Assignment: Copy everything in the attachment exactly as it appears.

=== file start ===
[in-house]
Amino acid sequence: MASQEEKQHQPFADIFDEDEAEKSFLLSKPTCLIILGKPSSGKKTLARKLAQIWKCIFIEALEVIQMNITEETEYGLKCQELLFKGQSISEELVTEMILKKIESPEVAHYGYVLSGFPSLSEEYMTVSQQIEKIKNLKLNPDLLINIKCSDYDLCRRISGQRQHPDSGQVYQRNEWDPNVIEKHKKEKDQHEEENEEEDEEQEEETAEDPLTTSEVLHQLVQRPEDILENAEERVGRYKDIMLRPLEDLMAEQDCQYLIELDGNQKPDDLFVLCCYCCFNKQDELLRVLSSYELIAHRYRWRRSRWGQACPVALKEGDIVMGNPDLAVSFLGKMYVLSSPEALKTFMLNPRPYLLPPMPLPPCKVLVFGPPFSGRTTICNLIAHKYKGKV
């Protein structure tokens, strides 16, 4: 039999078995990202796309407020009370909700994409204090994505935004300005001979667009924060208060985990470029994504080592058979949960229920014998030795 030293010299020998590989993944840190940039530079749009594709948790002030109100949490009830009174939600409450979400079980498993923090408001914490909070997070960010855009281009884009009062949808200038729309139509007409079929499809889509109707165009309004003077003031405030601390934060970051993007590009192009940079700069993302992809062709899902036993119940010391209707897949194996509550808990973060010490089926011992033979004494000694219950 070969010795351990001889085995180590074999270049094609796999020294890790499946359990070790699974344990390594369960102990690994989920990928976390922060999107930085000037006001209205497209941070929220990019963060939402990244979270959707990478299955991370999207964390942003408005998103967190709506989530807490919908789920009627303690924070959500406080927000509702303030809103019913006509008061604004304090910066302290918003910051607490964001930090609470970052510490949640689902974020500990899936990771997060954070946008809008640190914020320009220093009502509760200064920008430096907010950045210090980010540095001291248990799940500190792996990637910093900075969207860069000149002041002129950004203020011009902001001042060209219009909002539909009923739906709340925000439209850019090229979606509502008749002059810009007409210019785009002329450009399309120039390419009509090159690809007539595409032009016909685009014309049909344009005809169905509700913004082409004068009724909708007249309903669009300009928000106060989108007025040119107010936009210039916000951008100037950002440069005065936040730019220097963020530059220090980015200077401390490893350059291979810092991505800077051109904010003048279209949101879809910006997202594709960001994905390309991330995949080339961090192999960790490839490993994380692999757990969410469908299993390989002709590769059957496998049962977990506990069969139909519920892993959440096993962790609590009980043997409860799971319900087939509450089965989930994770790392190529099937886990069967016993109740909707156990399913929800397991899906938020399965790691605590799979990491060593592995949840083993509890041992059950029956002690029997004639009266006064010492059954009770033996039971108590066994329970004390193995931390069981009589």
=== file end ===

[in-house]
Amino acid sequence: MASQEEKQHQPFADIFDEDEAEKSFLLSKPTCLIILGKPSSGKKTLARKLAQIWKCIFIEALEVIQMNITEETEYGLKCQELLFKGQSISEELVTEMILKKIESPEVAHYGYVLSGFPSLSEEYMTVSQQIEKIKNLKLNPDLLINIKCSDYDLCRRISGQRQHPDSGQVYQRNEWDPNVIEKHKKEKDQHEEENEEEDEEQEEETAEDPLTTSEVLHQLVQRPEDILENAEERVGRYKDIMLRPLEDLMAEQDCQYLIELDGNQKPDDLFVLCCYCCFNKQDELLRVLSSYELIAHRYRWRRSRWGQACPVALKEGDIVMGNPDLAVSFLGKMYVLSSPEALKTFMLNPRPYLLPPMPLPPCKVLVFGPPFSGRTTICNLIAHKYKGKV
């Protein structure tokens, strides 16, 4: 039999078995990202796309407020009370909700994409204090994505935004300005001979667009924060208060985990470029994504080592058979949960229920014998030795 030293010299020998590989993944840190940039530079749009594709948790002030109100949490009830009174939600409450979400079980498993923090408001914490909070997070960010855009281009884009009062949808200038729309139509007409079929499809889509109707165009309004003077003031405030601390934060970051993007590009192009940079700069993302992809062709899902036993119940010391209707897949194996509550808990973060010490089926011992033979004494000694219950 070969010795351990001889085995180590074999270049094609796999020294890790499946359990070790699974344990390594369960102990690994989920990928976390922060999107930085000037006001209205497209941070929220990019963060939402990244979270959707990478299955991370999207964390942003408005998103967190709506989530807490919908789920009627303690924070959500406080927000509702303030809103019913006509008061604004304090910066302290918003910051607490964001930090609470970052510490949640689902974020500990899936990771997060954070946008809008640190914020320009220093009502509760200064920008430096907010950045210090980010540095001291248990799940500190792996990637910093900075969207860069000149002041002129950004203020011009902001001042060209219009909002539909009923739906709340925000439209850019090229979606509502008749002059810009007409210019785009002329450009399309120039390419009509090159690809007539595409032009016909685009014309049909344009005809169905509700913004082409004068009724909708007249309903669009300009928000106060989108007025040119107010936009210039916000951008100037950002440069005065936040730019220097963020530059220090980015200077401390490893350059291979810092991505800077051109904010003048279209949101879809910006997202594709960001994905390309991330995949080339961090192999960790490839490993994380692999757990969410469908299993390989002709590769059957496998049962977990506990069969139909519920892993959440096993962790609590009980043997409860799971319900087939509450089965989930994770790392190529099937886990069967016993109740909707156990399913929800397991899906938020399965790691605590799979990491060593592995949840083993509890041992059950029956002690029997004639009266006064010492059954009770033996039971108590066994329970004390193995931390069981009589």